Hannah Shaffer’s article from her semester in Viterbo, Italy.
After hitting the snooze button twice, I reluctantly roll out of bed to get ready for class. I drag my purple slippered feet to the balcony window and pull back the floor length curtain to see the usual, dreary grey Italian sky and rain pouring from the sad clouds above. I see that it’s going to be a floral rain-boot and polka dot umbrella kind of day, yet again. I struggle to get ready, changing my clothes in approximately thirty seconds flat since the apartment feels about 15 degrees Fahrenheit. Slipping in to my rain gear, I walk down the apartment stairs and out into the street.
I decide to go to the café across from the apartment for a breakfast pastry, and my bleak mood alters immediately upon walking in the door. “Buon giorno”’s ring throughout the air and smiles are seen on each face in the café. It seems as though I have made their day, just by entering the café doors. Upon entering any café, restaurant, office, or little shop in Viterbo, you are immediately greeted with a warm smile and truly genuine greeting.
Not only the café employees, but the customers as well, treat you, a complete stranger, as if you are family. I feel as though I have been coming to this café for years, as a regular customer. After the café, I make the trek to the Santa Maria di Gradi campus in the torrential downpour and relentless winds, walking as fast as my legs can possibly carry me. I am always in a hurry in Italy, rushing to get out of the cold and rain. The quaint little shops and medieval buildings are simply blurs; I see only my feet as I keep my head down, attempting to avoid the brutal wind. I can’t remember the last time I was warm. It was definitely not in Italy. My mood returns to its original, downhearted state. That is until I enter my classroom and am greeted once again with multiple friendly “ciao”’s and sincere smiles from my teacher and classmates.
The smiles and heartfelt greetings continue throughout the day, upon arrival at the supermarket, the book store and the restaurant I meet my friends at for dinner. In America, if you are lucky, you may get a “hi” or a “welcome to so and so..,” if it is company policy to say so. And even then, you are only greeted with a half-smile, one that is nine out of ten times forced.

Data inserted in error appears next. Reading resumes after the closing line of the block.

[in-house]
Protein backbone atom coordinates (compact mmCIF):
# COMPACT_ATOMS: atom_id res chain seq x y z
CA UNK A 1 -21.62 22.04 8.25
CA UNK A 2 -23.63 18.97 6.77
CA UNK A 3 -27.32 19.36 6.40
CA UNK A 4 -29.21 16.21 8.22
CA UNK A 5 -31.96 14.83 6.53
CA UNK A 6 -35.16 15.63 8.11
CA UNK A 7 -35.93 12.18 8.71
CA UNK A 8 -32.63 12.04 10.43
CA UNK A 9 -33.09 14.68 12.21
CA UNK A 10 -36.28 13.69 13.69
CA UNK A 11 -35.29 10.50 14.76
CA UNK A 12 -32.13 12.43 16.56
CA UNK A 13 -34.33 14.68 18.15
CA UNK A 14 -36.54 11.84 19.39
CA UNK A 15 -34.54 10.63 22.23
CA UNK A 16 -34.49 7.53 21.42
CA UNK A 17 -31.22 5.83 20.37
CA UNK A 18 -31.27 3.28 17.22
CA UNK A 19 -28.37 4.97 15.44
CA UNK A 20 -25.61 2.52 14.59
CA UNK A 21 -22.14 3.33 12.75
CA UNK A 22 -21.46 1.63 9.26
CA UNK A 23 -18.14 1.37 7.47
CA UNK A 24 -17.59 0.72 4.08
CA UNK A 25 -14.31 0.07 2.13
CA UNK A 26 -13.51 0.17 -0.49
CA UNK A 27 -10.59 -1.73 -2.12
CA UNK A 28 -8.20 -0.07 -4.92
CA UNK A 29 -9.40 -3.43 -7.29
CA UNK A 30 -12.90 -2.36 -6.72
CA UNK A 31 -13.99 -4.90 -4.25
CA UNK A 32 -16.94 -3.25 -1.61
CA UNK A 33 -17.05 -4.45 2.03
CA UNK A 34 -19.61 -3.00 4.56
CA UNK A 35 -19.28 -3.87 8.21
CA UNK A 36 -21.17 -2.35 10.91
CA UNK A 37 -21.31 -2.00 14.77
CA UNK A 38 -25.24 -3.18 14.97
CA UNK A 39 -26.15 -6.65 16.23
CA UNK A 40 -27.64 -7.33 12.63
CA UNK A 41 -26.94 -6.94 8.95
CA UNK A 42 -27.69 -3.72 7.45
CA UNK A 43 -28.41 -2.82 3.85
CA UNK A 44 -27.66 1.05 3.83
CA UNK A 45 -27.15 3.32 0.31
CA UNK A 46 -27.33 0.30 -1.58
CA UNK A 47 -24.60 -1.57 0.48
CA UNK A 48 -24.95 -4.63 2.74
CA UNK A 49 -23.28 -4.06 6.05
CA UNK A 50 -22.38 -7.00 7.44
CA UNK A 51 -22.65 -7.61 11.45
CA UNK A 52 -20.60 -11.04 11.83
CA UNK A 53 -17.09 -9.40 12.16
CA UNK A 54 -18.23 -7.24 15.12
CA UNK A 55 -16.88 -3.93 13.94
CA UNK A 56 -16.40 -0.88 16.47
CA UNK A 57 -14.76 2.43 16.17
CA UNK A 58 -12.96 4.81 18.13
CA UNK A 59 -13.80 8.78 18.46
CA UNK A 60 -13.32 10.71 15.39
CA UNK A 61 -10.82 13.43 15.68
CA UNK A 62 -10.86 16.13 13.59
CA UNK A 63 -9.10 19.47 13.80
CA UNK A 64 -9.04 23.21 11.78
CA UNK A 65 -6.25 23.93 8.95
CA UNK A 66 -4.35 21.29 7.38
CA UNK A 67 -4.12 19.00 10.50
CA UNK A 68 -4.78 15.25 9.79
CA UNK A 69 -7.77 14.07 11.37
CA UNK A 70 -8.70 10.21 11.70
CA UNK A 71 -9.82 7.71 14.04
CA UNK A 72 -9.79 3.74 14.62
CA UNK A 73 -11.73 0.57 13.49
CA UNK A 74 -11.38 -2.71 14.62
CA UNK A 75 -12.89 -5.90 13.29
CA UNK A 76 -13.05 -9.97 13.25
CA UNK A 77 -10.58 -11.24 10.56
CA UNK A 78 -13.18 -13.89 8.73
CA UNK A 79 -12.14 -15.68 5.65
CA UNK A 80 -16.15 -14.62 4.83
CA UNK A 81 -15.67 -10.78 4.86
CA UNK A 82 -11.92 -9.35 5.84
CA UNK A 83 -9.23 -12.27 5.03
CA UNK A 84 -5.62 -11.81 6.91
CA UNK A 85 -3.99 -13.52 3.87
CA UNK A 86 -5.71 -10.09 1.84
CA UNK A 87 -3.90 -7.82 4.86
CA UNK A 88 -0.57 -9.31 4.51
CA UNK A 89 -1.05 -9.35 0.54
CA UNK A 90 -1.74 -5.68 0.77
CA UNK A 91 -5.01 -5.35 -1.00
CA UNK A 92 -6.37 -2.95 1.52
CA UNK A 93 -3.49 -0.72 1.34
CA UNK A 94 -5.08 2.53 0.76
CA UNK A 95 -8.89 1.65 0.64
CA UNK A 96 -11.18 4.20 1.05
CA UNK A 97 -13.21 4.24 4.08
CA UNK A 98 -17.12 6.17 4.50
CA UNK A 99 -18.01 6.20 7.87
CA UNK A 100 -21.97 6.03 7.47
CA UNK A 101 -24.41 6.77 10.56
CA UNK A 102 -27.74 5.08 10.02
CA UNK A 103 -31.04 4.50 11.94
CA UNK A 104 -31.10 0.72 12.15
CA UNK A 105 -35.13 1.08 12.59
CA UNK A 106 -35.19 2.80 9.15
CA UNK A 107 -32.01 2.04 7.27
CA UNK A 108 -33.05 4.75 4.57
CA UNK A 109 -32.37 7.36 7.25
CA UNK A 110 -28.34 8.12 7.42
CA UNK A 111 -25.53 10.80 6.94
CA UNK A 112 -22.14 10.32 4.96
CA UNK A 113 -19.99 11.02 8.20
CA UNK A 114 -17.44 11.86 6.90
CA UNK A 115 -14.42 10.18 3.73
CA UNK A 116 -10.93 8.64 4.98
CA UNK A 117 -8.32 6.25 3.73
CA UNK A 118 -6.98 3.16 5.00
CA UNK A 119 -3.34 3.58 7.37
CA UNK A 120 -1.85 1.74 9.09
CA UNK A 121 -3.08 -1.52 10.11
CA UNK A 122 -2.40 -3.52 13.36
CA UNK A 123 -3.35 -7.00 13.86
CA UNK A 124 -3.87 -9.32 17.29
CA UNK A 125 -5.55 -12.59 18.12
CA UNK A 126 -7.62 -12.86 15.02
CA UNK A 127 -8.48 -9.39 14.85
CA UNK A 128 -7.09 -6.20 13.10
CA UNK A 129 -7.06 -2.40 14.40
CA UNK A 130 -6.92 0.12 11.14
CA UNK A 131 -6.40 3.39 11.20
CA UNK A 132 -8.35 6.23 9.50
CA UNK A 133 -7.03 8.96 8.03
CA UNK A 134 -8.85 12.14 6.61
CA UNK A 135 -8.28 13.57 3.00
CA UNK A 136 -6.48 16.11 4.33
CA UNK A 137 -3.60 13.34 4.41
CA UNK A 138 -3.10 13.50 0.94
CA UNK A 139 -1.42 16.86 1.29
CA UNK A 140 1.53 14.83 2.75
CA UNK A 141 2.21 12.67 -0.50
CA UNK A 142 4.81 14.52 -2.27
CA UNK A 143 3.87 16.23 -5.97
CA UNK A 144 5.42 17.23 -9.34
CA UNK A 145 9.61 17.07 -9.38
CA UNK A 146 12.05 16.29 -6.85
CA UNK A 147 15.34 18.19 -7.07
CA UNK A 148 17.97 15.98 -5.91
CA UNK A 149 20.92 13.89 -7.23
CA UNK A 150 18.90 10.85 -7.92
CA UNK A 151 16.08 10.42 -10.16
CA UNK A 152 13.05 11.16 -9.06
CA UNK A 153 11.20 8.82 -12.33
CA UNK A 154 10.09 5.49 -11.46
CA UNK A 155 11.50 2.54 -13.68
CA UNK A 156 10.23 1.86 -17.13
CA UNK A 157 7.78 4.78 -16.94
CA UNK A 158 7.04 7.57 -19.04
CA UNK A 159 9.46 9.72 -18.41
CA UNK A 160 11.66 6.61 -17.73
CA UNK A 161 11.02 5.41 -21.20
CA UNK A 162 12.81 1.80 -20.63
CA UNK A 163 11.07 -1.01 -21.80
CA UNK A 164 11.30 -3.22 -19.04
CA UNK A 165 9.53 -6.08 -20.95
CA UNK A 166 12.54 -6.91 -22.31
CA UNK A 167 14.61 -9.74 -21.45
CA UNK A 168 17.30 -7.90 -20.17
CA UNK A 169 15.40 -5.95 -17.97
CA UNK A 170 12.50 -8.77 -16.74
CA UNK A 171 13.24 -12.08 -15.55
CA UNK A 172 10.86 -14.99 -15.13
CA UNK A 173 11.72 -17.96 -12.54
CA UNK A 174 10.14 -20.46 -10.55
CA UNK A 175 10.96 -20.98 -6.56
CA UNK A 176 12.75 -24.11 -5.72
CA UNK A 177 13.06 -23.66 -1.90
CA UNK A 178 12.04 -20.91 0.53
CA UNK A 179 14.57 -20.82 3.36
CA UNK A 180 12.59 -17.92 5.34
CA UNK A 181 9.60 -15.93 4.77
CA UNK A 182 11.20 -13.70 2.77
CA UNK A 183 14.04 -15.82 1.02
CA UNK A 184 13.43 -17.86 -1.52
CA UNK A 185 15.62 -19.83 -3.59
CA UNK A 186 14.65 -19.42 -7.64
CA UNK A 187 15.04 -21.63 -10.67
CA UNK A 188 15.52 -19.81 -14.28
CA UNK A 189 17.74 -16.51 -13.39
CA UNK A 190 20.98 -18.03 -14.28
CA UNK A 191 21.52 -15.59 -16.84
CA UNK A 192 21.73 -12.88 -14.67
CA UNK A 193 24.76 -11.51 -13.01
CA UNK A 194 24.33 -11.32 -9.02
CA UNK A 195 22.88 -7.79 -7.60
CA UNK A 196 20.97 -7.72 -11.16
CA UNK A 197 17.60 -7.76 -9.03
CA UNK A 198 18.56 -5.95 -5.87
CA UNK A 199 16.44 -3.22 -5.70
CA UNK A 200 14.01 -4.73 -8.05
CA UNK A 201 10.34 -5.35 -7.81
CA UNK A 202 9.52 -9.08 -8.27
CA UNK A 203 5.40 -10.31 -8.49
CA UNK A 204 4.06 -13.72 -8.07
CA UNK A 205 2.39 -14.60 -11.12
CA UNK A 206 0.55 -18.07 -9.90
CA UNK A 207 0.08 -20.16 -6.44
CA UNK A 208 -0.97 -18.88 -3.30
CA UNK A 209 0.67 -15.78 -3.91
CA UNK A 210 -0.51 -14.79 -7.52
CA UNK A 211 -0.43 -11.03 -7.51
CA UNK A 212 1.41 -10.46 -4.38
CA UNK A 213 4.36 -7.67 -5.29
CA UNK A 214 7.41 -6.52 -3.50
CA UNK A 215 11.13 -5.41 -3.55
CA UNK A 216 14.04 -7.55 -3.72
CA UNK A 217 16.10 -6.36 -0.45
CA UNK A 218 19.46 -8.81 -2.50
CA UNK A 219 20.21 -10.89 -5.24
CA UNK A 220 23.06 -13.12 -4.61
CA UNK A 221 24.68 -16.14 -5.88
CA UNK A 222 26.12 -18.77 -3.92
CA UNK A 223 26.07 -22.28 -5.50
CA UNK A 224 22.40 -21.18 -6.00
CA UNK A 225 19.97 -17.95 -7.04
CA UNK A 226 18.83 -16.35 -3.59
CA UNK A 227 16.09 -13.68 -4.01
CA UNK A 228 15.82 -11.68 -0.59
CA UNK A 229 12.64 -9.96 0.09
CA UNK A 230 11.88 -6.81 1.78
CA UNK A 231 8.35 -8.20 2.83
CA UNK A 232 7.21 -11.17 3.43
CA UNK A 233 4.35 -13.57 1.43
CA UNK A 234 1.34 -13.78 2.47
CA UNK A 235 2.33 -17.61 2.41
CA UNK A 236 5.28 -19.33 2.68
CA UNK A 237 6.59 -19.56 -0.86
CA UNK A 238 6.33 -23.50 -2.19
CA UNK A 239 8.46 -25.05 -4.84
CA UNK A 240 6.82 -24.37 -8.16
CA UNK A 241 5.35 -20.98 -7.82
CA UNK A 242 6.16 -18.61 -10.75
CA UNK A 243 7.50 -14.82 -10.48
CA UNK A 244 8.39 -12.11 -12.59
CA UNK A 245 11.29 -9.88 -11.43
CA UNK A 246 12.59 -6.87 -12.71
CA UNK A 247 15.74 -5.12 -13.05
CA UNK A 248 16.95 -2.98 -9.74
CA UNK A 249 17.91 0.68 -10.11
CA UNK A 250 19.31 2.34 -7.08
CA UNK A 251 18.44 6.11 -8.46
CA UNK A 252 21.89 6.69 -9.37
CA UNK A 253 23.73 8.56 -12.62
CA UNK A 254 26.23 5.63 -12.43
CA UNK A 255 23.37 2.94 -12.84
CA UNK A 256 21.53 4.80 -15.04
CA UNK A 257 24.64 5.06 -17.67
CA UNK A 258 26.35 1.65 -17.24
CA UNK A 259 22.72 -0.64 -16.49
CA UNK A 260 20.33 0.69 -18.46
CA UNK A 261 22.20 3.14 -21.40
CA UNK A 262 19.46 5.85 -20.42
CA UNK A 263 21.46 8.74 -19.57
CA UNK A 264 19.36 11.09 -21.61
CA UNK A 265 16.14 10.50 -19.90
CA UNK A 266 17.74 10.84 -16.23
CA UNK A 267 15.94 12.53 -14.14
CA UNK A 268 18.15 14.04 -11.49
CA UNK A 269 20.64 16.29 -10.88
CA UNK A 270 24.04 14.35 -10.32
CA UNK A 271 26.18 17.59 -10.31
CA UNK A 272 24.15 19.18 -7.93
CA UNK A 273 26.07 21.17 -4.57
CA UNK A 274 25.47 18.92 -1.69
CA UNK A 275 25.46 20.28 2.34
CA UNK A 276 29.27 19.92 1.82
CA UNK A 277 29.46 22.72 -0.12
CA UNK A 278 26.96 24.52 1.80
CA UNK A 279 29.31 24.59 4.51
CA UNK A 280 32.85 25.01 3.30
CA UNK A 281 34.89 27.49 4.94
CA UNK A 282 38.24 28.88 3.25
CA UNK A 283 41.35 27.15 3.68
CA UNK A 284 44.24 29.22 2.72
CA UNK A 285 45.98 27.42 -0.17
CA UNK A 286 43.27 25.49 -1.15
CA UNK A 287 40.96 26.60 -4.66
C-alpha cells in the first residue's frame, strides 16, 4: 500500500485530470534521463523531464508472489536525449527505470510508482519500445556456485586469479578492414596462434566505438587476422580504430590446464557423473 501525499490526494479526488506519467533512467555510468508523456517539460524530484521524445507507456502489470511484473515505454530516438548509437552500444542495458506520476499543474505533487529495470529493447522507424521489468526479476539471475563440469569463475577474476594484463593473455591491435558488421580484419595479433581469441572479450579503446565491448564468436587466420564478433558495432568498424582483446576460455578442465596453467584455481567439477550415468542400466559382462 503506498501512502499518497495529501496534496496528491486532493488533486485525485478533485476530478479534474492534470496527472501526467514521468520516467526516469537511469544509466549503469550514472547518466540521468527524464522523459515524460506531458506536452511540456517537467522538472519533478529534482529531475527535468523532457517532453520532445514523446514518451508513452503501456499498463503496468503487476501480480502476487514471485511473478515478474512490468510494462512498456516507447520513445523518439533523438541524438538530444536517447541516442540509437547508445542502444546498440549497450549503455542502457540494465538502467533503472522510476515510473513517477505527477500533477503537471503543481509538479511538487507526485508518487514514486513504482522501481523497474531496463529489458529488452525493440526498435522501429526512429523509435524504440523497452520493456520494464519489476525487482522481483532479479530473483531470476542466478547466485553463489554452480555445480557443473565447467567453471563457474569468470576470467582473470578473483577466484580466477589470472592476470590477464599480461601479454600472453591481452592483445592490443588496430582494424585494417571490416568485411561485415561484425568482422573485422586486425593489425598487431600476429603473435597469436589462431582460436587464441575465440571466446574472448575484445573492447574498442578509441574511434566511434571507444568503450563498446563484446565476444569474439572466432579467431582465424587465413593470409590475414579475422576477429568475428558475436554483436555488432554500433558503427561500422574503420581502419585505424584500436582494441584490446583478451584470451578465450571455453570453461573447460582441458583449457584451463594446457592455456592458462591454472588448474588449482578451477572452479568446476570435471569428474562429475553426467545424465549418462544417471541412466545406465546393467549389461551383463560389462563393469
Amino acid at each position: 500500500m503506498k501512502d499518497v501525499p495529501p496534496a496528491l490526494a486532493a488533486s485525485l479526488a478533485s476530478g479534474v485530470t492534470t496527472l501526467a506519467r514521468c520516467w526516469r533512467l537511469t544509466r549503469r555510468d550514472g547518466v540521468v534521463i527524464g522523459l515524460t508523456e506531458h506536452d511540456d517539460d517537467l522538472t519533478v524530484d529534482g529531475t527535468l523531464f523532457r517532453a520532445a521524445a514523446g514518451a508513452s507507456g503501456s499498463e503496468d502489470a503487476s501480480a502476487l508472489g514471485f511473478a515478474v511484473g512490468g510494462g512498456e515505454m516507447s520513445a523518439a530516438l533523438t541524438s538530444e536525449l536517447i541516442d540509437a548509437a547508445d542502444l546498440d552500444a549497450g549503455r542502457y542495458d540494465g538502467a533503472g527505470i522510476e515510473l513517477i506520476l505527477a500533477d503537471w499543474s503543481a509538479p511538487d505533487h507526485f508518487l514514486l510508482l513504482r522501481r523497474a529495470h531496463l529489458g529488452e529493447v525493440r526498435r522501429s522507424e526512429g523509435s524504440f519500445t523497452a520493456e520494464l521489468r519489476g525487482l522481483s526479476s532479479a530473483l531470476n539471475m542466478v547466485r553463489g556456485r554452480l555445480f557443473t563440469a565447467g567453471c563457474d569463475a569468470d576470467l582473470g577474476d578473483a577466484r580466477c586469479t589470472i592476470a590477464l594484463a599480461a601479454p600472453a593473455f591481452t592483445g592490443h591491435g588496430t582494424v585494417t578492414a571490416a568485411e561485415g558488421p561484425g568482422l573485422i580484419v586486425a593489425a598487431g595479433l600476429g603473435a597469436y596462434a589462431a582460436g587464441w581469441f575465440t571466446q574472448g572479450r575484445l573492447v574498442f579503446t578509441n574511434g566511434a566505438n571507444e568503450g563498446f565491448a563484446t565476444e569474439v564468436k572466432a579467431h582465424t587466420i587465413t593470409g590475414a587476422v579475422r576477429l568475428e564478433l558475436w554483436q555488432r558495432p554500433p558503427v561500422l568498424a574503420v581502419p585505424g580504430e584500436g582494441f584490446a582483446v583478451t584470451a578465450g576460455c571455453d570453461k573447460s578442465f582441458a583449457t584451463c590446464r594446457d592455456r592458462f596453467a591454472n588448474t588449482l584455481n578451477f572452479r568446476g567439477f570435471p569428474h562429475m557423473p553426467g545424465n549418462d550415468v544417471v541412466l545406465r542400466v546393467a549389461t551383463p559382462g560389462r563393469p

Shortly after my arrival in Italy, I was told that it is easy to separate an Italian from an American.
While Americans make life happen, Italians let life happen. Italians live in a world where “to go” orders, pizza deliveries and driers do not exist. They are in no hurry to get from point A to point B. While their snail-like moving pace on the streets simply annoyed me when I first arrived, I began to realize that perhaps they are not the ones who have it all wrong.
While American waitresses bring the check to your table almost immediately after setting your main course down, you have to ask for the bill to be brought to your table in Italy. While Americans seem as though they are on a mission 24/7, always in “go, go, go” mode, Italians have “pausa pranzo.” From one p.m. to four p.m. each day, almost all shops and businesses are closed. This time is set aside for rest, a break from business for a few hours, time to see family or enjoy lunch with friends.
While I was rushing my way to class each day, I wasn’t experiencing Viterbo. I wasn’t giving myself the opportunity to experience Italy. I never saw the friendly smiles on the streets. I never noticed the rows of optimistic flower pots placed along little shop walls. While I was only focused on the cold and rain in the morning, I wasn’t appreciating the beautiful view I had of the Viterbo sunrise from my balcony, or even realizing how blessed I am to have the opportunity to be studying in Italy.
While Italians find it a pleasure to take time to send warm greetings to everyone upon arrival, I find that a simple greeting when entering a café is enough to turn someone’s entire day around, enough to remind them to slow down and take the time to appreciate life. Taking time to acknowledge someone sincerely, and sending them a smile, can change their entire perspective. Some see Italian’s slow pace and relaxed attitudes as laziness, but I argue that it’s not laziness at all, but appreciation and love of life. While I’ve been spending the last twenty years in a rush, always on the go, trying to make life happen, I think it’s now time to simply let life happen.